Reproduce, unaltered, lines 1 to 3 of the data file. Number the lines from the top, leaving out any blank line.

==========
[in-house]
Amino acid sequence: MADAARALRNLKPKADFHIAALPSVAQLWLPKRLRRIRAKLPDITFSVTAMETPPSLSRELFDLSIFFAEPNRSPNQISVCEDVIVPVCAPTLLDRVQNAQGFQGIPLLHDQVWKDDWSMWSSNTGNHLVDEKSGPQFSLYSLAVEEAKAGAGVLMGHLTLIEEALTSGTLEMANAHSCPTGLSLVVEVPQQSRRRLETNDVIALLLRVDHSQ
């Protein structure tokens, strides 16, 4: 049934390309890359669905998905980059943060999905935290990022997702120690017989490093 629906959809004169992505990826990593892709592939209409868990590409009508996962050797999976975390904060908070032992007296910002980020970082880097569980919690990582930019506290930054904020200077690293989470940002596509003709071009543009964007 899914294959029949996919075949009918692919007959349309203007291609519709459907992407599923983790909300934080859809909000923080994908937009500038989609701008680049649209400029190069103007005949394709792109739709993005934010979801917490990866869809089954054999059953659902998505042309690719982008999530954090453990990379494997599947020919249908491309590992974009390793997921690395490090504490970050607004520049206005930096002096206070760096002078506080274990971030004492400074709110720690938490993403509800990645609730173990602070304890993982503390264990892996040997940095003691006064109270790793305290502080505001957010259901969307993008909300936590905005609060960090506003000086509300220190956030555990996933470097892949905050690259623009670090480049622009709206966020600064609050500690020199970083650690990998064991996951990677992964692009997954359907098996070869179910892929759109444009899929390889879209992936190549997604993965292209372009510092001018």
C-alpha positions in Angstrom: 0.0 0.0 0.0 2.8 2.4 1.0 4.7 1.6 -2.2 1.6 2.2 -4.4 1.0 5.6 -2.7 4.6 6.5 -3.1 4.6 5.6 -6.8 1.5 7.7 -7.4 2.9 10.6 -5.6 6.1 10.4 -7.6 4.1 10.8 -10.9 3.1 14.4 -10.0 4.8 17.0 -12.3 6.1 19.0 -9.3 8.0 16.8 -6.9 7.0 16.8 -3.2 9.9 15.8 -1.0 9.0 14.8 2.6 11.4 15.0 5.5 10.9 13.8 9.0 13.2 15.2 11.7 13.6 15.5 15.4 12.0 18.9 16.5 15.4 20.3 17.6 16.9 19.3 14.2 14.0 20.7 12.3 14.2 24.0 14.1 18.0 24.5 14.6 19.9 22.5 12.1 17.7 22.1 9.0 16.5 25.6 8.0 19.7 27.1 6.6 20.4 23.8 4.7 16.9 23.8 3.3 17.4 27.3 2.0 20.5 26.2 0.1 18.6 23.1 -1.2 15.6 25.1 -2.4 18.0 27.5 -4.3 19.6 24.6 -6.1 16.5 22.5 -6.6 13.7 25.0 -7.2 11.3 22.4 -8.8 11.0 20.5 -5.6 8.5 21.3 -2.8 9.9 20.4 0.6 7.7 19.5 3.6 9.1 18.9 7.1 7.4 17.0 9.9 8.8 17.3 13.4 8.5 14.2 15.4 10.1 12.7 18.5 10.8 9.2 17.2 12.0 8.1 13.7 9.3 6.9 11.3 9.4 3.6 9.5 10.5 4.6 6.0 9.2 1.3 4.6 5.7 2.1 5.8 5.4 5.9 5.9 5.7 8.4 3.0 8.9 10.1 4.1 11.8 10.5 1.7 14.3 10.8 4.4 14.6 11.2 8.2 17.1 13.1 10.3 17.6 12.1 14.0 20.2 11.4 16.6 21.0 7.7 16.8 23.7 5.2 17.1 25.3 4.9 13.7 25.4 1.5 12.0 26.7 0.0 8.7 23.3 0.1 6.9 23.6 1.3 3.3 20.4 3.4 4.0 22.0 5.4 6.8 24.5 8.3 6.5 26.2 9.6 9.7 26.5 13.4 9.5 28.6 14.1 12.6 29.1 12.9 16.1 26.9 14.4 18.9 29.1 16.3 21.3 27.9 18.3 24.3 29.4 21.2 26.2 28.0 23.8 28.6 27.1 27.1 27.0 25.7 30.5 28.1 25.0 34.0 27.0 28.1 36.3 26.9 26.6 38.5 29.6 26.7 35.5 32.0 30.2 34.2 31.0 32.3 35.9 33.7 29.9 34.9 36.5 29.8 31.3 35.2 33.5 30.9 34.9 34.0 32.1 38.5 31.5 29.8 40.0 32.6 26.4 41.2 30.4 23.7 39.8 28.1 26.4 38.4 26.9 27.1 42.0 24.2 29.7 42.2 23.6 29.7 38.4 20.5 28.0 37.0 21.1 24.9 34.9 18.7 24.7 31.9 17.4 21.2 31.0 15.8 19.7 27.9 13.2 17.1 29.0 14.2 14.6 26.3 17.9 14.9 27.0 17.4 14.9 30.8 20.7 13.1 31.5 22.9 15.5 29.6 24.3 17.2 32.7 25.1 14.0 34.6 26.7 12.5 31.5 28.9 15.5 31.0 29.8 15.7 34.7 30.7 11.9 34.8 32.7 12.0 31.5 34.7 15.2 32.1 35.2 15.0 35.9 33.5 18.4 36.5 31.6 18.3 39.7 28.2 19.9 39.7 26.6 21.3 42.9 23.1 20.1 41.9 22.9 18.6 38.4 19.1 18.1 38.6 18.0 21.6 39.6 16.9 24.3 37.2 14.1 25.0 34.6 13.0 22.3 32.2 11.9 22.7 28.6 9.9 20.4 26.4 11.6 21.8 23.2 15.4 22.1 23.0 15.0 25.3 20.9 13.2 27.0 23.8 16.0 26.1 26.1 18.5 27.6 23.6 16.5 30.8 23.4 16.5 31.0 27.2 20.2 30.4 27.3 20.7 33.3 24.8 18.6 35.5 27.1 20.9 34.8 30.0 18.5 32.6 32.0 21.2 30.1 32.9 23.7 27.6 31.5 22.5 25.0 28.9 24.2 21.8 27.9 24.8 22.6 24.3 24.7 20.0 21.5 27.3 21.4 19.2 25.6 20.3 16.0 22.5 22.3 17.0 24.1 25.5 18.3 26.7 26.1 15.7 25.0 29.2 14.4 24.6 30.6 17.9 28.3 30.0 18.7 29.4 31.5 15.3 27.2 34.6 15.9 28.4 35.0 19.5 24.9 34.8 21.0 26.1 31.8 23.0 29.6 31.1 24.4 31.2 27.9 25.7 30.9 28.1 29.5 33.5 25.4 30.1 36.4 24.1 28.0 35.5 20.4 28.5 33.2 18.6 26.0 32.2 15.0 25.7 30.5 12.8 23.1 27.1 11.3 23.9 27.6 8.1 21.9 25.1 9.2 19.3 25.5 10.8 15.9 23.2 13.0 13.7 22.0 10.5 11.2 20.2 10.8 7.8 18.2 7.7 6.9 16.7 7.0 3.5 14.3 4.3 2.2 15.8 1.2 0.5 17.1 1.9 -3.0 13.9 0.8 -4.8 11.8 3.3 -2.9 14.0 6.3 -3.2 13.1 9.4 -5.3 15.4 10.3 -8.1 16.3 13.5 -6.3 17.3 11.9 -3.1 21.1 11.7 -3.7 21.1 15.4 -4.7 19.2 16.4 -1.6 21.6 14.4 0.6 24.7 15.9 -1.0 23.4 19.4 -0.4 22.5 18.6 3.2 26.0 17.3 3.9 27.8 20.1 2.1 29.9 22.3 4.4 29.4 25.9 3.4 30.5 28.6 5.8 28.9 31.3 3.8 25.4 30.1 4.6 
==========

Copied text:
[in-house]
Amino acid sequence: MADAARALRNLKPKADFHIAALPSVAQLWLPKRLRRIRAKLPDITFSVTAMETPPSLSRELFDLSIFFAEPNRSPNQISVCEDVIVPVCAPTLLDRVQNAQGFQGIPLLHDQVWKDDWSMWSSNTGNHLVDEKSGPQFSLYSLAVEEAKAGAGVLMGHLTLIEEALTSGTLEMANAHSCPTGLSLVVEVPQQSRRRLETNDVIALLLRVDHSQ
């Protein structure tokens, strides 16, 4: 049934390309890359669905998905980059943060999905935290990022997702120690017989490093 629906959809004169992505990826990593892709592939209409868990590409009508996962050797999976975390904060908070032992007296910002980020970082880097569980919690990582930019506290930054904020200077690293989470940002596509003709071009543009964007 899914294959029949996919075949009918692919007959349309203007291609519709459907992407599923983790909300934080859809909000923080994908937009500038989609701008680049649209400029190069103007005949394709792109739709993005934010979801917490990866869809089954054999059953659902998505042309690719982008999530954090453990990379494997599947020919249908491309590992974009390793997921690395490090504490970050607004520049206005930096002096206070760096002078506080274990971030004492400074709110720690938490993403509800990645609730173990602070304890993982503390264990892996040997940095003691006064109270790793305290502080505001957010259901969307993008909300936590905005609060960090506003000086509300220190956030555990996933470097892949905050690259623009670090480049622009709206966020600064609050500690020199970083650690990998064991996951990677992964692009997954359907098996070869179910892929759109444009899929390889879209992936190549997604993965292209372009510092001018």